Zoom Video Communications' (NASDAQ: ZM) stock is trading at less than $150 today and has a market capitalization of $22 billion. It therefore may be difficult for investors to wrap their heads around the fact that there was a point just a few years ago when the stock's market capitalization was greater than $150 billion and its stock price was closing in on $600.
This begs the question: With shares down so far from their high, is it finally time for investors to buy the tech stock? Or is this a classic value trap?
The bull case
One reason to be bullish on Zoom stock is its lucrative business model. For instance, the company generated free cash flow of $336 million in Q2 alone -- and that was on revenue of $1.14 billion. This means the company's free cash flow for its second quarter equaled 30.6% of revenue.
Adding to the bull case, Zoom's impressive ability to generate cash flow has helped it build a war chest of cash. The company now has $6 billion in cash, cash equivalents, and marketable securities.
Finally, investors are likely pleased with Zoom's recent customer trends. Enterprise customers rose 6.9% year over year in Q2 to more than 218,000. Further, customers contributing more than $100,000 in trailing-12-month revenue increased about 18% year over year to 3,672.
These are all encouraging facts. But the bear case, unfortunately, may outweigh the bull case.
The bear case
The company's slow revenue growth is key to the case against Zoom stock. Second-quarter revenue rose just 3.6% year over year.
Yes, Zoom is still coming down from a period of elevated interest in its product. COVID-19 lockdowns meant virtual collaboration was essential and video-based collaboration was often a replacement for communication that used to occur in person.
But investors shouldn't excuse Zoom's slow growth just because it's coming off of a period of heightened demand. After all, another factor playing into Zoom's slow top-line growth may be increasing competition.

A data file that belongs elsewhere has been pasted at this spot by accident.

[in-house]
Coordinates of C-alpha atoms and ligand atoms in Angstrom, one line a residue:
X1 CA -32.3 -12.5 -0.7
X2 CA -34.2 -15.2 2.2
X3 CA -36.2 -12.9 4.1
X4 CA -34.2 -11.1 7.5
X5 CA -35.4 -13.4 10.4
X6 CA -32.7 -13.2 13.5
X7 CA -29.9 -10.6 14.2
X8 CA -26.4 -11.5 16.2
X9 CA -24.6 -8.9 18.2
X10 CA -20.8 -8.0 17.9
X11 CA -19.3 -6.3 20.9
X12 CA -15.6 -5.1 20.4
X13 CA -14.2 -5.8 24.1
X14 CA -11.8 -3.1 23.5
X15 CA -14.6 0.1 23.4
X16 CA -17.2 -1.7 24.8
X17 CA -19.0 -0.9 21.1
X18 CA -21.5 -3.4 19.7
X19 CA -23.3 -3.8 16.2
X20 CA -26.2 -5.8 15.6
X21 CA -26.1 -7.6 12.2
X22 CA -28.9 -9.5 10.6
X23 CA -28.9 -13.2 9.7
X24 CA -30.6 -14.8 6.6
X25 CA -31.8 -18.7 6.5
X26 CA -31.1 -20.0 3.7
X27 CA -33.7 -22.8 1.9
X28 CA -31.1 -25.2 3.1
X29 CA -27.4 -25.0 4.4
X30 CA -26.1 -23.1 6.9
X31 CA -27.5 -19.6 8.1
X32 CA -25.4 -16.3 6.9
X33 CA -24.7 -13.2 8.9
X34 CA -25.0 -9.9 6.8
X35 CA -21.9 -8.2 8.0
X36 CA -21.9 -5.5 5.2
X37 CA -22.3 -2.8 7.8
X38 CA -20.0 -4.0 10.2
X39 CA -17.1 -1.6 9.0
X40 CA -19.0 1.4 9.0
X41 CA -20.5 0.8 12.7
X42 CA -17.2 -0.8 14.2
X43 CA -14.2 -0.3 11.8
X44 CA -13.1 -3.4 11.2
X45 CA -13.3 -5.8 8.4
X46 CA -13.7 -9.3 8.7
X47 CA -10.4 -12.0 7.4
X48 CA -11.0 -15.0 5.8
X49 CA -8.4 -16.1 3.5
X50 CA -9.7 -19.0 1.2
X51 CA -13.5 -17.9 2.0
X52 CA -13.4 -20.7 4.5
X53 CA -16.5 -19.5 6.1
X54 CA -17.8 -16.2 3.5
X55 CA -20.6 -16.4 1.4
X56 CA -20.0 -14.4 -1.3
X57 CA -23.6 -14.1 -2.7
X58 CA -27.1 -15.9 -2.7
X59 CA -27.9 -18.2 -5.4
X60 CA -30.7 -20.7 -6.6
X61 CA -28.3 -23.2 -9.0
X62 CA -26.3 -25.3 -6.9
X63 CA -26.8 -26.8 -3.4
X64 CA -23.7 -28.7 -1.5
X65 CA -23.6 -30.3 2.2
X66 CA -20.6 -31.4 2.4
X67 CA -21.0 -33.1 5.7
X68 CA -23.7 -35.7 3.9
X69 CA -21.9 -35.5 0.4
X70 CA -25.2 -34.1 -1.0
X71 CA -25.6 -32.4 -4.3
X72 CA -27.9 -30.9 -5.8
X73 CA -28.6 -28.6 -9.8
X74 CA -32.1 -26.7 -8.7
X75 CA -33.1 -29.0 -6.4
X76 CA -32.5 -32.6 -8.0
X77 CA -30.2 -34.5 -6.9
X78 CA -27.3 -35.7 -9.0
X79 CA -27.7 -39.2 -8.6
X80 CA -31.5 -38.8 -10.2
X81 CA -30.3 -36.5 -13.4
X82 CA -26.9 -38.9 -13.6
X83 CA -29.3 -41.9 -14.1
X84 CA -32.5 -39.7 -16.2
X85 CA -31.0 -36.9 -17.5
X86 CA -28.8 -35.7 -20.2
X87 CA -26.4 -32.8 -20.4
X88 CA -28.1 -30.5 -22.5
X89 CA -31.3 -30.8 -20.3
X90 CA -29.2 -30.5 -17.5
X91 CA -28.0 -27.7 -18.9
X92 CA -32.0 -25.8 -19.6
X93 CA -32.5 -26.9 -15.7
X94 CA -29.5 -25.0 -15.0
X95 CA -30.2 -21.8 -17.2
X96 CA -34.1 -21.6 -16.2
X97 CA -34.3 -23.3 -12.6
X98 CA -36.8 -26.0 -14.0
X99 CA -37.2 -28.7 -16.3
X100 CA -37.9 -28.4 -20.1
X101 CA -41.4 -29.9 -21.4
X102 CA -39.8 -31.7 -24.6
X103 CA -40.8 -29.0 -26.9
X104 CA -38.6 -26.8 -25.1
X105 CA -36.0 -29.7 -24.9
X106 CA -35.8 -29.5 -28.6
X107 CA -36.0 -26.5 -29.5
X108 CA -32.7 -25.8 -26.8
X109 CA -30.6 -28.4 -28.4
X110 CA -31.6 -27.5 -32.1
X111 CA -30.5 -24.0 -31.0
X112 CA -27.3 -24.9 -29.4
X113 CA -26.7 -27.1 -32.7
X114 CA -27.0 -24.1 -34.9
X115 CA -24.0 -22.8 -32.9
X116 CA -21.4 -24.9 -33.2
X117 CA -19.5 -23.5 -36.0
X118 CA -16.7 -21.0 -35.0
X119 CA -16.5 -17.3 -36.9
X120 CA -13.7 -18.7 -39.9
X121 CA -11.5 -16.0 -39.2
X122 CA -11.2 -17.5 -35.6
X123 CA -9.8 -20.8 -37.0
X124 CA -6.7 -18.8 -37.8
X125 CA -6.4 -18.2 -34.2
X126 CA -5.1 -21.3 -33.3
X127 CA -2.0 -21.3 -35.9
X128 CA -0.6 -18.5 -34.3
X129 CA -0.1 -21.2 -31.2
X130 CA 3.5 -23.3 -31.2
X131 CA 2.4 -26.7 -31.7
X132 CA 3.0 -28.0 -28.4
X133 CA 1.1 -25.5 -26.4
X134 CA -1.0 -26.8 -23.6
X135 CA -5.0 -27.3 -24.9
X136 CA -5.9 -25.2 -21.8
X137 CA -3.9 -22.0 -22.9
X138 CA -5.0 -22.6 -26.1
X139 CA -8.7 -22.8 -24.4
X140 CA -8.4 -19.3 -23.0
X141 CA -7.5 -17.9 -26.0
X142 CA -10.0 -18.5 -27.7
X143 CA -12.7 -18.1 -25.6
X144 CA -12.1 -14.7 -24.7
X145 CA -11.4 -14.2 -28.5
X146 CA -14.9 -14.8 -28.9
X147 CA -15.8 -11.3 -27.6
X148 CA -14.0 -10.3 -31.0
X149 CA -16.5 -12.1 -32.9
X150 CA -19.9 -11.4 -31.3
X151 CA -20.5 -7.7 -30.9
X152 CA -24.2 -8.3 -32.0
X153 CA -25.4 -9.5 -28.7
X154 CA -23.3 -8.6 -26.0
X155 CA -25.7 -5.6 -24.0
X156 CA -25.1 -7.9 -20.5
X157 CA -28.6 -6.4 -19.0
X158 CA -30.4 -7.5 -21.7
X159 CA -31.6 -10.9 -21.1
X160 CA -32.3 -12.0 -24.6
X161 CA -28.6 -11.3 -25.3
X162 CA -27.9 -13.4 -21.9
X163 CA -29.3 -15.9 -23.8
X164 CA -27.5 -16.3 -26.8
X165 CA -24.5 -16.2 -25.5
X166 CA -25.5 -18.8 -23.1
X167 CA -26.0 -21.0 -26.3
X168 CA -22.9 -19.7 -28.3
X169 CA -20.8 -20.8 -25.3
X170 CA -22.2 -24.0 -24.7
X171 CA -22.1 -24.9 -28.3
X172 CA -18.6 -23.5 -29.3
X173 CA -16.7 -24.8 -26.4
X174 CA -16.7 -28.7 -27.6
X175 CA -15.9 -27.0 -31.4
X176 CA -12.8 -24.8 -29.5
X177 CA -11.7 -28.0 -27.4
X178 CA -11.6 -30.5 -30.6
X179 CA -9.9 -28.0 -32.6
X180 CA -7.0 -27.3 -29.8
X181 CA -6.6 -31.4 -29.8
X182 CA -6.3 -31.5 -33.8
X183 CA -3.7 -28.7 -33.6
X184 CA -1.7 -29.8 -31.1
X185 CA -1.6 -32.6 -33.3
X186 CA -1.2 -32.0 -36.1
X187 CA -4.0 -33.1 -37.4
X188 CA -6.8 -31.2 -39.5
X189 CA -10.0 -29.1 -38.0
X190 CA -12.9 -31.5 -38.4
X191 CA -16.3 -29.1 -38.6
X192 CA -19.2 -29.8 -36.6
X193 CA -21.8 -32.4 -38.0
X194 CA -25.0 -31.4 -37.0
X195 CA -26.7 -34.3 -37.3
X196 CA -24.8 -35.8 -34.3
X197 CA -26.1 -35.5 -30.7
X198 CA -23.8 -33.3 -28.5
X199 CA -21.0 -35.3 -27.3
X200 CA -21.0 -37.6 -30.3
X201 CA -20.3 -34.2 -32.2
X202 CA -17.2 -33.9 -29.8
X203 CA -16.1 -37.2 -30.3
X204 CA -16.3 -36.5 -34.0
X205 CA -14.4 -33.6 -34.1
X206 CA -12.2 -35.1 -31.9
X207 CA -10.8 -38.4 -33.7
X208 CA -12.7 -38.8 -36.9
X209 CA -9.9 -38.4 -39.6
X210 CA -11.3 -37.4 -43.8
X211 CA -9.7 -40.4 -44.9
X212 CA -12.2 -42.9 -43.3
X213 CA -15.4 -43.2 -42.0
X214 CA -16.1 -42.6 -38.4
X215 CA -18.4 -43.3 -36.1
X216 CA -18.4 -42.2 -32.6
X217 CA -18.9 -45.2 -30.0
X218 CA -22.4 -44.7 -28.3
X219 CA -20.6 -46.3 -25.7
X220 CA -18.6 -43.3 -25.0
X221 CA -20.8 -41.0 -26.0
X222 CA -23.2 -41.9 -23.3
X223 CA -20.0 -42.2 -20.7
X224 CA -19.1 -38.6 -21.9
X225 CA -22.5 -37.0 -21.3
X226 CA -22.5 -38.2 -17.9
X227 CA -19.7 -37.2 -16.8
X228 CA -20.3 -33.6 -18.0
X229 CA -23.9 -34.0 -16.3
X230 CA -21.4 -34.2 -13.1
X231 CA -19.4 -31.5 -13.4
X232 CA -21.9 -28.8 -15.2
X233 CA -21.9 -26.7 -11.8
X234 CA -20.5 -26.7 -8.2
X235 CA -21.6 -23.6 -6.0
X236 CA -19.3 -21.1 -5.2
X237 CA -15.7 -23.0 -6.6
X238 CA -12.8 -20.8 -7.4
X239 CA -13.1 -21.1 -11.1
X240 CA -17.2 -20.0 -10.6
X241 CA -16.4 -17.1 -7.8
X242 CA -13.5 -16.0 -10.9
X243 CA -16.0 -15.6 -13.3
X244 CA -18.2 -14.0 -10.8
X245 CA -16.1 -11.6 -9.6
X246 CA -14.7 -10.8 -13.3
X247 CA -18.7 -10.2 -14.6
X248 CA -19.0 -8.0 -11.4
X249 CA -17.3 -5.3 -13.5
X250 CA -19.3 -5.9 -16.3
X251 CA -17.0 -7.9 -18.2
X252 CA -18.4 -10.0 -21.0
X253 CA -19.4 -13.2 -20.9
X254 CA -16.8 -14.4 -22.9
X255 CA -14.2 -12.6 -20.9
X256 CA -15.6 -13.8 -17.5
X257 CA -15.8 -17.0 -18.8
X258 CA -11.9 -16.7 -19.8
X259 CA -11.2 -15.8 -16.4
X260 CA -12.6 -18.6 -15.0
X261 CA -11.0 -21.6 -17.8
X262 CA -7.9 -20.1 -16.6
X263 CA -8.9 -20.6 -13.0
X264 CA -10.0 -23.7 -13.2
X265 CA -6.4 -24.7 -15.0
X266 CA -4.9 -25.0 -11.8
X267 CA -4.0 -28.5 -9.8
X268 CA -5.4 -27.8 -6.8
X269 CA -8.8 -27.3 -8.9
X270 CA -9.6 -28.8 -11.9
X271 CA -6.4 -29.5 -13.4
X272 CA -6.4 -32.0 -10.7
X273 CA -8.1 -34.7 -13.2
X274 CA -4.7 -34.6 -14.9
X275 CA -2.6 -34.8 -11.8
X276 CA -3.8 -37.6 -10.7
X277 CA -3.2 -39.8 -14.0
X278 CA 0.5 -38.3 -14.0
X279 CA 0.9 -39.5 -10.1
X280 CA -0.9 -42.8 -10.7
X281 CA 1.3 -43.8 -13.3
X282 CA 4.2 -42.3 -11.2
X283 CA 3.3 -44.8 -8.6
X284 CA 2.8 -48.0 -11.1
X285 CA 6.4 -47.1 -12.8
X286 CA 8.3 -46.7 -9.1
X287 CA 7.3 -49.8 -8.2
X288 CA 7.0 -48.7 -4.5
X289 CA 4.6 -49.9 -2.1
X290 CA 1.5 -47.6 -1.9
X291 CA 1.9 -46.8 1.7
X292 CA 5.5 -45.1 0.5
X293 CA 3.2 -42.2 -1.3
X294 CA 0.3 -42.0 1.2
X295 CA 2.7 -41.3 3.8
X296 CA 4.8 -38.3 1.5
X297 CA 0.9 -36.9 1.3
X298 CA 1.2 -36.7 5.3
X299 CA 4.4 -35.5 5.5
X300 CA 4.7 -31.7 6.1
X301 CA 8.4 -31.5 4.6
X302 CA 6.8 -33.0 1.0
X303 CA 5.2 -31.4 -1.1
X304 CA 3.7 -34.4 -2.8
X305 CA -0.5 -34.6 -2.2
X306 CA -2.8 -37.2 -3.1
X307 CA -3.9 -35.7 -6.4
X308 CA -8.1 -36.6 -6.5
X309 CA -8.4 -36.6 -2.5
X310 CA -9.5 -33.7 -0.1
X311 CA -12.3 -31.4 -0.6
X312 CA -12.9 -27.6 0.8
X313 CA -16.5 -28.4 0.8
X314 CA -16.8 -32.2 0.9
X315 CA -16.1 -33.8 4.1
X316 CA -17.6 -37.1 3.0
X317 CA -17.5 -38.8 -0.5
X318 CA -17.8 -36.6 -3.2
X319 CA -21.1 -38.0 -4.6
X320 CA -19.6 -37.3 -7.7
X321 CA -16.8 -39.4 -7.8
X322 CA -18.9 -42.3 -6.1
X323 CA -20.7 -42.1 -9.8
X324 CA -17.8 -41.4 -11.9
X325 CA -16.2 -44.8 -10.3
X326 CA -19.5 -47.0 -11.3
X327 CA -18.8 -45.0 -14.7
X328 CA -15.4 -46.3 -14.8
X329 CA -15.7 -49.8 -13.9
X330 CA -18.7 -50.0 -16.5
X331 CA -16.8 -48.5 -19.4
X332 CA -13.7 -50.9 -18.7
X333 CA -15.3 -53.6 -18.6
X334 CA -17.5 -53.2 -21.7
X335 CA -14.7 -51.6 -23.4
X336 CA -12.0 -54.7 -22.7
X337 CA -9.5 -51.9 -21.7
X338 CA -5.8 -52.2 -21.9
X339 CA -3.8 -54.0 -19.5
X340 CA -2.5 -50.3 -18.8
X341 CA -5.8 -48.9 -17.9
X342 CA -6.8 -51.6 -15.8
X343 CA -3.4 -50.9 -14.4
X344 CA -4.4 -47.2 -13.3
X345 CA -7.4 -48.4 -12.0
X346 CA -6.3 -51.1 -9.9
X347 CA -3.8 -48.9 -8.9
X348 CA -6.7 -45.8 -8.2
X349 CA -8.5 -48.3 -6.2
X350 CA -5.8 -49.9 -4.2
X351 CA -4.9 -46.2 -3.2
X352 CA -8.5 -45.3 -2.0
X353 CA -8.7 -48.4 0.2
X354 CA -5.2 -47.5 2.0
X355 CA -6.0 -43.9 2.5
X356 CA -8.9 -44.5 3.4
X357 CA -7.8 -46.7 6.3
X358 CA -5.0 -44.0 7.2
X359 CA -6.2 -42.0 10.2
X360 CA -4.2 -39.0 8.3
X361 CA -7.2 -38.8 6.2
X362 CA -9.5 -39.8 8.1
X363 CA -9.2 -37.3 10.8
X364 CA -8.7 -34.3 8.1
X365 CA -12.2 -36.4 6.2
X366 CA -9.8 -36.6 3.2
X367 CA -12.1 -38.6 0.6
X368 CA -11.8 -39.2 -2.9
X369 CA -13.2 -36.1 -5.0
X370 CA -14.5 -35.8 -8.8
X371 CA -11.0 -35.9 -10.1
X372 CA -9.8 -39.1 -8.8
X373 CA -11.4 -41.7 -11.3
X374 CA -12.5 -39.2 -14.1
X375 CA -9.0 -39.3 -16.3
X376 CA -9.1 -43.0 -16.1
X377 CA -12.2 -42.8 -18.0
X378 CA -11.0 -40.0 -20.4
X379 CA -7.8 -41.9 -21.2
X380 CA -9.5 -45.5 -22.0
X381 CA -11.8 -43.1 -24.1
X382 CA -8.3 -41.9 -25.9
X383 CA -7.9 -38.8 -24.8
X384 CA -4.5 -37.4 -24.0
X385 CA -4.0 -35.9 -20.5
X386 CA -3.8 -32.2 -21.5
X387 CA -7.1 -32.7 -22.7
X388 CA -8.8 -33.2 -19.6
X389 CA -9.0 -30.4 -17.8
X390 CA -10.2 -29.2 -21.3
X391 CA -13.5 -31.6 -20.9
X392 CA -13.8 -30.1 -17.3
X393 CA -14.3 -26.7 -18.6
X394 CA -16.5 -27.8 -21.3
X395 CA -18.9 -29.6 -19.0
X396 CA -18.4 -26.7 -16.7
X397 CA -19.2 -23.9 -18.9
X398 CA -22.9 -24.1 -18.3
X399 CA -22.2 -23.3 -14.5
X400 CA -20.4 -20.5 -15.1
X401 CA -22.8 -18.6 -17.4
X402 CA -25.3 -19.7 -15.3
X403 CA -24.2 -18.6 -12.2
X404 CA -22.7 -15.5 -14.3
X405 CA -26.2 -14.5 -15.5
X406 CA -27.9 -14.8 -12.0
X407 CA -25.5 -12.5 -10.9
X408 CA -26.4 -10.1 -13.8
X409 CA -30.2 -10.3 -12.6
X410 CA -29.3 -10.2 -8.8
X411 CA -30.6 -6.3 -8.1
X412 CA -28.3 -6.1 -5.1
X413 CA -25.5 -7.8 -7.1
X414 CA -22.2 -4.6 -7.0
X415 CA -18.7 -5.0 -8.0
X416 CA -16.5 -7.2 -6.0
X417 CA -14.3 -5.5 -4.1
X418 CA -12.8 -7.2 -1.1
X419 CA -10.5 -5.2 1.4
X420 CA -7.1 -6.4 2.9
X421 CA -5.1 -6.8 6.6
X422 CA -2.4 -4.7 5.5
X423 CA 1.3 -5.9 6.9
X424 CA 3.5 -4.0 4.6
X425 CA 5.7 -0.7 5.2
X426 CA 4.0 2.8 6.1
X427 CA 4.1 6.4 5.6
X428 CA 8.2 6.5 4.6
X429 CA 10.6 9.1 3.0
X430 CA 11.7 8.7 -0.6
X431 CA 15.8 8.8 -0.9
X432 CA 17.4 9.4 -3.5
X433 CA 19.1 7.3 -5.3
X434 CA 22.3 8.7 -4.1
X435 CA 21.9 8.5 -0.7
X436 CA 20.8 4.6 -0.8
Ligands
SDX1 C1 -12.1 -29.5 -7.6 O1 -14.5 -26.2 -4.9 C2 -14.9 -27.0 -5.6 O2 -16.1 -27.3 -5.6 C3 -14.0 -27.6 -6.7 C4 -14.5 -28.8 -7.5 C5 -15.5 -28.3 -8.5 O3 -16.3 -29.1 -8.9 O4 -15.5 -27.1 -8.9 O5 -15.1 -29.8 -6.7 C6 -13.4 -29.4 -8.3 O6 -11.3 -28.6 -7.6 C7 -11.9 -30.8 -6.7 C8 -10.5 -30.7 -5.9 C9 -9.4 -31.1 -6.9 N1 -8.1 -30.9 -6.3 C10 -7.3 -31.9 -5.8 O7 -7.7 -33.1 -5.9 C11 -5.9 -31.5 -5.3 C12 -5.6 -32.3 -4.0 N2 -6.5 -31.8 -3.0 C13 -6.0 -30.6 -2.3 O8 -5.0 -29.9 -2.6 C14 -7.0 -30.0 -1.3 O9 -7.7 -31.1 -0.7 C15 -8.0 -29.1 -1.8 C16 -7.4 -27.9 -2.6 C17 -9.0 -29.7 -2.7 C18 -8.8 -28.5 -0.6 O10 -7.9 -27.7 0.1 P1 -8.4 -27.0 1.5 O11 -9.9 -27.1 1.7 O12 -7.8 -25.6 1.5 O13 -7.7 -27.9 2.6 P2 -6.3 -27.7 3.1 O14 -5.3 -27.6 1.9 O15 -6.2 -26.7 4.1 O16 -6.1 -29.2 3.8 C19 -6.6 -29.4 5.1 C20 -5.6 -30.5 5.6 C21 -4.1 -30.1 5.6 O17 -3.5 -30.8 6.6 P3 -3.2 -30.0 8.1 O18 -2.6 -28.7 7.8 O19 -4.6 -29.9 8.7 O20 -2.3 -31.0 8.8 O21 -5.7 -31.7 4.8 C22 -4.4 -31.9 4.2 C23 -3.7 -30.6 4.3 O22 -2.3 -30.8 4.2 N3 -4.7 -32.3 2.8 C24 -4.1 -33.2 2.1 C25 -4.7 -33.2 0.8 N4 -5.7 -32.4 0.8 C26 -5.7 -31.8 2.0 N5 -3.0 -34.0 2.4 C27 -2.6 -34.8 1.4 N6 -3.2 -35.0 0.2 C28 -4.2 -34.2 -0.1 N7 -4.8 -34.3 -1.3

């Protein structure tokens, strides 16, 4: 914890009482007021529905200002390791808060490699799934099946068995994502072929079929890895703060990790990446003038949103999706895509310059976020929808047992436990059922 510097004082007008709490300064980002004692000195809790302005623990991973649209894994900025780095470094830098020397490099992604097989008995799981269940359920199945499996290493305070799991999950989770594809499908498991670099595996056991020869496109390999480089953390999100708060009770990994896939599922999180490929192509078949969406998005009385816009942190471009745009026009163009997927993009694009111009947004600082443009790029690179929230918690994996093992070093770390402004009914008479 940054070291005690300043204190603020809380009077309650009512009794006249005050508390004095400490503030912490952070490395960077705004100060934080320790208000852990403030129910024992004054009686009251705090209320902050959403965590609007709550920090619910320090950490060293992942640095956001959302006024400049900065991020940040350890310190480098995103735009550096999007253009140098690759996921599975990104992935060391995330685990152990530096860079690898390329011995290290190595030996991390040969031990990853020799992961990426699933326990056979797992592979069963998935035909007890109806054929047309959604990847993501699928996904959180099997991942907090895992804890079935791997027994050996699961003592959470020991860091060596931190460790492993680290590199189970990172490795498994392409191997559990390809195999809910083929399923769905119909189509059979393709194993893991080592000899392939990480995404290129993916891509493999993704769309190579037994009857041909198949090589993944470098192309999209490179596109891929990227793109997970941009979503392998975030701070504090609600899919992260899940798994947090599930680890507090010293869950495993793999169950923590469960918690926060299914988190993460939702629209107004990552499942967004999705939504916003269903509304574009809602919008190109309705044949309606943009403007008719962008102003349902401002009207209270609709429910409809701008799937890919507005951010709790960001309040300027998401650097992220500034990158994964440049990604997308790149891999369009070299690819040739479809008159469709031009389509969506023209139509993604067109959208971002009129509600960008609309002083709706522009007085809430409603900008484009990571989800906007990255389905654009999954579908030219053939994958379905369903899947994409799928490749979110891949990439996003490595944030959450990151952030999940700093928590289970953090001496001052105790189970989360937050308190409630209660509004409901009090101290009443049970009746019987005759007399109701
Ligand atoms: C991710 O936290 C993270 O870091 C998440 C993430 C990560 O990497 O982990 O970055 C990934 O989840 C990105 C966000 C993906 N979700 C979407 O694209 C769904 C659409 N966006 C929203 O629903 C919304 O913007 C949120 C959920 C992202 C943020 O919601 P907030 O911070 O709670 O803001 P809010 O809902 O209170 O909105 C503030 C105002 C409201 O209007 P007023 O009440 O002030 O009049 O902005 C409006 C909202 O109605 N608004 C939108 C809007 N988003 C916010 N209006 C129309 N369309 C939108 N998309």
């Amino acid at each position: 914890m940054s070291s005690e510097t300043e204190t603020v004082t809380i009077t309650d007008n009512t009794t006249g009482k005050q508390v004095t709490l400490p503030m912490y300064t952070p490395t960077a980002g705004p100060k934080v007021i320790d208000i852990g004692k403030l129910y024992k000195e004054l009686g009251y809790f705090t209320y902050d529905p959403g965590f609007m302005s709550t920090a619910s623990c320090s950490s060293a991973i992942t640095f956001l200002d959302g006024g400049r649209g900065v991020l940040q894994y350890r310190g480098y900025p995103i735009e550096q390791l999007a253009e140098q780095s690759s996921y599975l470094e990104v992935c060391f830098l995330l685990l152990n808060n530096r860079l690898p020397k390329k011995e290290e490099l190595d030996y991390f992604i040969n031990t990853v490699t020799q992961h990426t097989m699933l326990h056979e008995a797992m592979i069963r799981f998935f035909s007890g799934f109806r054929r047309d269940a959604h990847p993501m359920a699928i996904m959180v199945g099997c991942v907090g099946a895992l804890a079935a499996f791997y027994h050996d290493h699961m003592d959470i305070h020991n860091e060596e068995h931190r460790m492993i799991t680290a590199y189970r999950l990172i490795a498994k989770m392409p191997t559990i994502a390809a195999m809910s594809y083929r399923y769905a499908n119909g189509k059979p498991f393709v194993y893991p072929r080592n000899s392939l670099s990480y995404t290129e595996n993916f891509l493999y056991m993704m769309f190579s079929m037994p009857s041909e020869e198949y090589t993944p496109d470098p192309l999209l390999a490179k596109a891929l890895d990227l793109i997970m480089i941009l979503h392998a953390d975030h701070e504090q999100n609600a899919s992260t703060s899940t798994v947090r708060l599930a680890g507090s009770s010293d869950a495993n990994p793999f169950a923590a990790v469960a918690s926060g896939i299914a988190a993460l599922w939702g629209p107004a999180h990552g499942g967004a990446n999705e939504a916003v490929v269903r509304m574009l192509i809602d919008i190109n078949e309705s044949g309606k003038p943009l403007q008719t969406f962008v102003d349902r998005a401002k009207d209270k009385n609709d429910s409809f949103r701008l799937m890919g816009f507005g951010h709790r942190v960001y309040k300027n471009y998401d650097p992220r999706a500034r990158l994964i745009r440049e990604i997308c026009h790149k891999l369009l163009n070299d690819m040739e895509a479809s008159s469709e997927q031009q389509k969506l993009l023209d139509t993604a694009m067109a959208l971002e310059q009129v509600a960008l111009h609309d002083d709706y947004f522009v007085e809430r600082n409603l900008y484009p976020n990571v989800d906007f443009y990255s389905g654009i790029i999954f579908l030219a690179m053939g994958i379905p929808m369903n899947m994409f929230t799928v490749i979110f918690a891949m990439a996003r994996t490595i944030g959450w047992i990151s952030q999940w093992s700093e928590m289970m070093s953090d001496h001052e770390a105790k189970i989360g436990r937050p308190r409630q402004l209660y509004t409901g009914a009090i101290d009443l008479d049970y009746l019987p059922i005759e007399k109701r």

There are many alternatives to Zoom, including products that are often bundled into services offered by the world's biggest tech giants, like Microsoft and Alphabet. Until Zoom demonstrates more rapid revenue growth, the stock may remain in the penalty box.
Even though Zoom's slow top-line growth is a bear case in and of itself, it's also evidence of a deeper problem: It's not clear that Zoom has a sustainable competitive advantage or, as Warren Buffett would say, a "moat." Competition could eat Zoom's lunch.
Overall, the stock may actually deserve its increasingly cheap valuation. Operating in a rapidly changing and highly competitive space, Zoom could prove to be a poor long-term investment -- even from its "cheap" price today.
Sure, Zoom could prove the bears wrong and demonstrate a strong competitive advantage. Fortunately, investors who are skeptical about the stock don't have to bet against it. They can simply take their money elsewhere, to a more predictable investment.
Despite Zoom stock's big fall from its all-time high, the shares look more like a value trap than an attractive investment.
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Suzanne Frey, an executive at Alphabet, is a member of The Motley Fool's board of directors. Daniel Sparks has no position in any of the stocks mentioned. His clients may own shares of the companies mentioned. The Motley Fool has positions in and recommends Alphabet, Microsoft, and Zoom Video Communications. The Motley Fool has a disclosure policy.